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Emotional Intelligence and Engagement - Great People Join Great Companies but Leave Bad Managers

Posted on the 22 November 2012 by Onetest @onetest_hr

 

Emotional Intelligence and Engagement - Great people join great companies but leave bad managers

 

In this time of global uncertainty, companies are told to ‘do more with less’. Organisations need to be more efficient, need to be more innovative and need to constantly stay abreast of the technology revolution in order to survive, and to thrive. In order to do this, organisations need to look at their people and talent strategy – how do they engage and develop their talent in order to address future business challenges? How do they provide the answers to questions that have not yet been asked?

Leadership – Buy vs Build

The Buy vs Build talent strategy is one that continues to be very relevant today. Using social media, offering innovative benefits to attract talent is one way to ensure they stay ahead of the game. But getting talent to stay, building talent from within is another matter altogether. Good leadership makes a huge difference in not only talent retention but in overall company performance. Companies typically promote employees to management because they are high performers, but the skills that make a high performer are not the same skills that make good leaders. Being a high performer is important for promotion. Being a successful leader requires people skills to inspire, motivate and manage others effectively. Truly effective leaders can create a better work environment, and have higher productivity and greater retention. There are a number of characteristics that make up the fabric of truly effective leaders, but it does seem to start with having a high emotional intelligence.

The body of global research proves that when higher levels of EI are present—in leaders, sales people, customer service reps, or just about any role within an organisation that involves interaction with other people—greater individual effectiveness results. Sales people with higher levels of EI drive more sales than those with lower levels of EI; leaders with higher levels of EI are better at creating the conditions where motivation, inspiration, and innovation can flourish. They develop cultures where people naturally work and communicate better with each other. In other words, interpersonal conflict is either low or non-existent. They are resilient, emotionally intelligent people able to absorb complex change and help others move forward to achieve success.

The Impact of Emotional Intelligence

And yet, in spite of the research, powerful stories, and passionate proposals, at times there is still resistance to EI. In business conversations—with heads of HR or L&D and with business leaders themselves, words used to describe EI still include ‘discretionary’, ‘soft’, ‘new age’ ‘touchy feely’ or ‘fluffy’. Often, these comments come from individuals in organisations who are probably in the greatest need of EI development, and bear the greatest competitive risks from ignoring it. These organisations include those that sit industries where rational, technical and logical thinking skills are developed, rewarded and celebrated, and inter and intra-personal effectiveness are relegated to the ‘nice to have’ column.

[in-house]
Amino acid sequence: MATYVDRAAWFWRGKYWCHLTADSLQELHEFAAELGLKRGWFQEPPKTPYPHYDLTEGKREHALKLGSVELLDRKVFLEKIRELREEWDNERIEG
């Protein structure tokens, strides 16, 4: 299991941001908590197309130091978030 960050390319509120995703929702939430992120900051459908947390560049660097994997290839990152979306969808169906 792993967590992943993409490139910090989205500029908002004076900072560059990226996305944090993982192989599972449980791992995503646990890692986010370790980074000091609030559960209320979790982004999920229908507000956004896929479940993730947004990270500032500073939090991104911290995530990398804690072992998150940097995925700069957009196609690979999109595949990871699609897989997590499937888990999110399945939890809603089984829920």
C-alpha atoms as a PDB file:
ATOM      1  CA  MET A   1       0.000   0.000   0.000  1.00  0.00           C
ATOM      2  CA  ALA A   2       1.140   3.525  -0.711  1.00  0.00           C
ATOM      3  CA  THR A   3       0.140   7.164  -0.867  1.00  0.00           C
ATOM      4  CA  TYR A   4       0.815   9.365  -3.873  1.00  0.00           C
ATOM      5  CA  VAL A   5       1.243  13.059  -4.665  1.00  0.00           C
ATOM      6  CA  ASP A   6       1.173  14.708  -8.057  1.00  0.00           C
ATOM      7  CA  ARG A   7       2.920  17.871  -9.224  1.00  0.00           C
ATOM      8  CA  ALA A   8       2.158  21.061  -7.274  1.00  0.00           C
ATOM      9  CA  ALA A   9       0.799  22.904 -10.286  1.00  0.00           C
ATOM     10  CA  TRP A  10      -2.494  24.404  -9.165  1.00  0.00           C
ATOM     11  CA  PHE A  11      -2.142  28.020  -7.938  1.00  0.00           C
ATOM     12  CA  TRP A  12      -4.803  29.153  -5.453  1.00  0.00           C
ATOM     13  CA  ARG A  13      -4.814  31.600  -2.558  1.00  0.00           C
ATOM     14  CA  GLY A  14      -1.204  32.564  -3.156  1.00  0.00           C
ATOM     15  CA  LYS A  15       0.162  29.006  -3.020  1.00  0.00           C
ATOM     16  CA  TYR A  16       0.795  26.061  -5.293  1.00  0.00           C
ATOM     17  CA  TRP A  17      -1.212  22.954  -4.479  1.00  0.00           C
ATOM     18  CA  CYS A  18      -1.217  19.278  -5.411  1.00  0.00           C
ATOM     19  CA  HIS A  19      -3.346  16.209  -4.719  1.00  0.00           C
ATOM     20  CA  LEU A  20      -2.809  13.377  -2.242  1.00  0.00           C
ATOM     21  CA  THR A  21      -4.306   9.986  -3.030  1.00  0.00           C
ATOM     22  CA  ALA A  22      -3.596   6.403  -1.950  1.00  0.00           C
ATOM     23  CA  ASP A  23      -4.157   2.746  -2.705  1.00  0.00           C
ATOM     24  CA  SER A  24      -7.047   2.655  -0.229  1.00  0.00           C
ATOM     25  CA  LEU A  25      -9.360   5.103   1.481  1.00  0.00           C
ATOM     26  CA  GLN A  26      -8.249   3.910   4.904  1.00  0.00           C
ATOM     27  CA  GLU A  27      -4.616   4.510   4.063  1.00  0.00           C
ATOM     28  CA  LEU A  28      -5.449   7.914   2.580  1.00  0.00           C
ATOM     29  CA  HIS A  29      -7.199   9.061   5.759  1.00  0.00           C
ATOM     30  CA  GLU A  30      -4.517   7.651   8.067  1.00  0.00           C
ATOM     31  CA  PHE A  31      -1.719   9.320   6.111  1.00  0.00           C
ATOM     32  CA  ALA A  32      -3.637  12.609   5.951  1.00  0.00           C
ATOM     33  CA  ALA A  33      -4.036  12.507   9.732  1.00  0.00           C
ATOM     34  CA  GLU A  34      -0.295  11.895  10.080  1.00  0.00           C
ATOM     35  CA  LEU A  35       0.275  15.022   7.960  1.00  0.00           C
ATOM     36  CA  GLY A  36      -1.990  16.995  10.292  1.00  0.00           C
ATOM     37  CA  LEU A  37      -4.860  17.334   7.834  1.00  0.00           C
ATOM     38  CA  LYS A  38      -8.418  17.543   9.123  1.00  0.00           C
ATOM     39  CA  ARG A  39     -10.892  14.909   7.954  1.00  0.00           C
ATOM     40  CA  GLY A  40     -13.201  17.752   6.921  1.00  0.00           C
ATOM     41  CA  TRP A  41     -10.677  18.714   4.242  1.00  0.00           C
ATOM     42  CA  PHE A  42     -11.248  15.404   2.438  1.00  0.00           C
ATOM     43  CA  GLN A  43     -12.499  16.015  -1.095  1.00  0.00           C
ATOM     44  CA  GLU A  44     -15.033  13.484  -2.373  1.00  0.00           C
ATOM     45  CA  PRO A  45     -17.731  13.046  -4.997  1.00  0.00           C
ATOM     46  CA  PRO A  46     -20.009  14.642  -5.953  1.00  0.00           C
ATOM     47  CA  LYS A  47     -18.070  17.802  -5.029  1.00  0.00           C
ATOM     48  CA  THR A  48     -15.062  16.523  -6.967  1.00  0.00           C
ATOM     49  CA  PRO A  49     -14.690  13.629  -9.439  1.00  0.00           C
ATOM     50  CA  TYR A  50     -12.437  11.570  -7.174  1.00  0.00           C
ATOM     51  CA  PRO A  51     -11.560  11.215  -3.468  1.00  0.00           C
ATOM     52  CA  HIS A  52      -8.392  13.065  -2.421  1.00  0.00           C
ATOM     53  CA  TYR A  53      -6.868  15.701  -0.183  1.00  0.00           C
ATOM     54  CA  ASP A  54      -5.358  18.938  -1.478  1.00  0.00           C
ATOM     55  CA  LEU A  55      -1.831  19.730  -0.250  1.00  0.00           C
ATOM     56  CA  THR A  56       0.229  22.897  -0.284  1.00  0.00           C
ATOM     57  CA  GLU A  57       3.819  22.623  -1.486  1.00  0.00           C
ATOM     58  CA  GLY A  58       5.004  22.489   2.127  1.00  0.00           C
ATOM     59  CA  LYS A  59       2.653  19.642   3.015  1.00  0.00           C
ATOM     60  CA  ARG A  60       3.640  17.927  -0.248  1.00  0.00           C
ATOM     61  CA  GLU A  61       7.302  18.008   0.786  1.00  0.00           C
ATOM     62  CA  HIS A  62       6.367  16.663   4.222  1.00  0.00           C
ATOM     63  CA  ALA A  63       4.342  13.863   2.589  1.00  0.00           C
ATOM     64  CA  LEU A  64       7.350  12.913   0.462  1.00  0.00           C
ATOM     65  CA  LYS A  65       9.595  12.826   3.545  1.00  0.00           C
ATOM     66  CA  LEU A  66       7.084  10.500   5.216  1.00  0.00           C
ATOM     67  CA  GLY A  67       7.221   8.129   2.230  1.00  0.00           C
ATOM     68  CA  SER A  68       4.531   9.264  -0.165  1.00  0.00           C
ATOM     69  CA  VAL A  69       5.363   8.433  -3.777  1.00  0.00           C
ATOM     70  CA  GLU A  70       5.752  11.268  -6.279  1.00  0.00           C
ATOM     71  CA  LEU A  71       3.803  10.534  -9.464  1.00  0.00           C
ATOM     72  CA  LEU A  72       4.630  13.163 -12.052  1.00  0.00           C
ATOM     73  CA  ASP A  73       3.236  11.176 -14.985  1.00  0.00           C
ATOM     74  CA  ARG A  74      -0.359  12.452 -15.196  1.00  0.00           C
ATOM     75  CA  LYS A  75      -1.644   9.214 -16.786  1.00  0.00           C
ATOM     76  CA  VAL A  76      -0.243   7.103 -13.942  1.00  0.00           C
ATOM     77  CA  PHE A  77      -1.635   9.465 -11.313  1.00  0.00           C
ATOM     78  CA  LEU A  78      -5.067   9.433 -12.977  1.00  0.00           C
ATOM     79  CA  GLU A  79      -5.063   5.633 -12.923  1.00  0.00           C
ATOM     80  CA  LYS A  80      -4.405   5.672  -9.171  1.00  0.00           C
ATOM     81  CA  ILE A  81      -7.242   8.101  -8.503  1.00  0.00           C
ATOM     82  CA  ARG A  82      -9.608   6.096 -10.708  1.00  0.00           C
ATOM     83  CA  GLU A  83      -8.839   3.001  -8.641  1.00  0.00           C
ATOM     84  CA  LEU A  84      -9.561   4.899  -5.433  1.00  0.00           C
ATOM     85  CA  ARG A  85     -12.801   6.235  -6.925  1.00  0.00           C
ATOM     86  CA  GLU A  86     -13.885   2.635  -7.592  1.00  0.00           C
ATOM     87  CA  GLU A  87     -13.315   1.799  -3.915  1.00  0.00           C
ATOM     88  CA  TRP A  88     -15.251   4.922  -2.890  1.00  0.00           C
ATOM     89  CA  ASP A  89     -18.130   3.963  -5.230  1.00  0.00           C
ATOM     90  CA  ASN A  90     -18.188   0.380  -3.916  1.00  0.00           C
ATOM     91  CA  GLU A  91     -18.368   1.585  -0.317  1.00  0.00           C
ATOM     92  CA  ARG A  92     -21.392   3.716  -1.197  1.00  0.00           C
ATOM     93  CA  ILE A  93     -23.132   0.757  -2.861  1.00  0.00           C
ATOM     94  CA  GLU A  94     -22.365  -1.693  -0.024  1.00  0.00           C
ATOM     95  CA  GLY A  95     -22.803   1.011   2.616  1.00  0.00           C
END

But what is the impact of not developing the ‘touchy feely’ side of managers? What is the real cost? The result is often lower levels of employee engagement, increased interpersonal conflict, reduced freedom of innovation and communication, and turnover of top talent. This can lead to disruption at all levels of the organisation, with customers, shareholders and employee branding.

Yes, increasing the engagement and commitment of employees does require a significant investment of time and money... but what is the cost of doing nothing? The lost opportunity cost?

Keeping Your People Engaged

Talented prospective employees won’t join an organisation unless it has a reputation of being a great place to work, an “employer of choice”. Some organisations attempt to increase engagement by buying it. That is, they offer above industry standard compensation and benefits, share options, child care facilities etc. These things can increase engagement to some degree, but it is the relationship the employee has with their immediate manager that matters most. And this is about managers having the emotional intelligence to understand the impact they are having on employee engagement.

When you think about it, almost everyone starts out as an engaged employee. When they turn up to their new job on day one they are excited about getting the job and want to make a contribution. What managers and leaders do from that day onward will determine whether the employee continues to be engaged or switches off and becomes not engaged or actively disengaged.

So while it may take some time and investment to develop the EI of your leaders, the real question is can you afford not to develop it?

 


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